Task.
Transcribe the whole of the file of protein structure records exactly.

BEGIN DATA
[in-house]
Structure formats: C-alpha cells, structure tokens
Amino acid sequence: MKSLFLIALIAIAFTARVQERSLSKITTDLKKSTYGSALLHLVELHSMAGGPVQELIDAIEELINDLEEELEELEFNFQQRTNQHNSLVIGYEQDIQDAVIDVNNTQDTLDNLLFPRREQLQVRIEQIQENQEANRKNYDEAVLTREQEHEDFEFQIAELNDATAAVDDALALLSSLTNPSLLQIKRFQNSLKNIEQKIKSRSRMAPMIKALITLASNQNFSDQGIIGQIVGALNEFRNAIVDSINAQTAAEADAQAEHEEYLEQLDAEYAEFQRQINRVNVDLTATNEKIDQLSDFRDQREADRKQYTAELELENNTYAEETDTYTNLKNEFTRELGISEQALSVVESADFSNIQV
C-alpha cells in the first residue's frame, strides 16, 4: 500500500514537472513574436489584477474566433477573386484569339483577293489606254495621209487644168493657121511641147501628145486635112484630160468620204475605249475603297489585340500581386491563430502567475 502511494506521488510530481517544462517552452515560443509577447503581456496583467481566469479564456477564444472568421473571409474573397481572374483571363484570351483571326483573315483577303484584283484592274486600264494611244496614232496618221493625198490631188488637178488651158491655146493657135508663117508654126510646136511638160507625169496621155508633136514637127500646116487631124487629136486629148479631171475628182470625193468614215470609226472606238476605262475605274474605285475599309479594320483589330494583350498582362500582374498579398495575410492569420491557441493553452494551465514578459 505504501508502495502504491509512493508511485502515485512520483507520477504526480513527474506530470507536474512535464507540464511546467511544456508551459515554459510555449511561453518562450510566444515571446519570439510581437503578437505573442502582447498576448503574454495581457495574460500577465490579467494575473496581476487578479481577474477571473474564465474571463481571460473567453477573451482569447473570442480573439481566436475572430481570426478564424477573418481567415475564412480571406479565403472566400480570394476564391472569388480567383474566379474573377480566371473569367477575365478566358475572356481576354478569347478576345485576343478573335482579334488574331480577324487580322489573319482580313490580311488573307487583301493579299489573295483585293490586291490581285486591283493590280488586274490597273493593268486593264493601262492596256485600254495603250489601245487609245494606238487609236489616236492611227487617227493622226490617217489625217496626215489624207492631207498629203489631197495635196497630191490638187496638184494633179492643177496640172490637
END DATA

[in-house]
Structure formats: C-alpha cells, structure tokens
Amino acid sequence: MKSLFLIALIAIAFTARVQERSLSKITTDLKKSTYGSALLHLVELHSMAGGPVQELIDAIEELINDLEEELEELEFNFQQRTNQHNSLVIGYEQDIQDAVIDVNNTQDTLDNLLFPRREQLQVRIEQIQENQEANRKNYDEAVLTREQEHEDFEFQIAELNDATAAVDDALALLSSLTNPSLLQIKRFQNSLKNIEQKIKSRSRMAPMIKALITLASNQNFSDQGIIGQIVGALNEFRNAIVDSINAQTAAEADAQAEHEEYLEQLDAEYAEFQRQINRVNVDLTATNEKIDQLSDFRDQREADRKQYTAELELENNTYAEETDTYTNLKNEFTRELGISEQALSVVESADFSNIQV
C-alpha cells in the first residue's frame, strides 16, 4: 500500500514537472513574436489584477474566433477573386484569339483577293489606254495621209487644168493657121511641147501628145486635112484630160468620204475605249475603297489585340500581386491563430502567475 502511494506521488510530481517544462517552452515560443509577447503581456496583467481566469479564456477564444472568421473571409474573397481572374483571363484570351483571326483573315483577303484584283484592274486600264494611244496614232496618221493625198490631188488637178488651158491655146493657135508663117508654126510646136511638160507625169496621155508633136514637127500646116487631124487629136486629148479631171475628182470625193468614215470609226472606238476605262475605274474605285475599309479594320483589330494583350498582362500582374498579398495575410492569420491557441493553452494551465514578459 505504501508502495502504491509512493508511485502515485512520483507520477504526480513527474506530470507536474512535464507540464511546467511544456508551459515554459510555449511561453518562450510566444515571446519570439510581437503578437505573442502582447498576448503574454495581457495574460500577465490579467494575473496581476487578479481577474477571473474564465474571463481571460473567453477573451482569447473570442480573439481566436475572430481570426478564424477573418481567415475564412480571406479565403472566400480570394476564391472569388480567383474566379474573377480566371473569367477575365478566358475572356481576354478569347478576345485576343478573335482579334488574331480577324487580322489573319482580313490580311488573307487583301493579299489573295483585293490586291490581285486591283493590280488586274490597273493593268486593264493601262492596256485600254495603250489601245487609245494606238487609236489616236492611227487617227493622226490617217489625217496626215489624207492631207498629203489631197495635196497630191490638187496638184494633179492643177496640172490637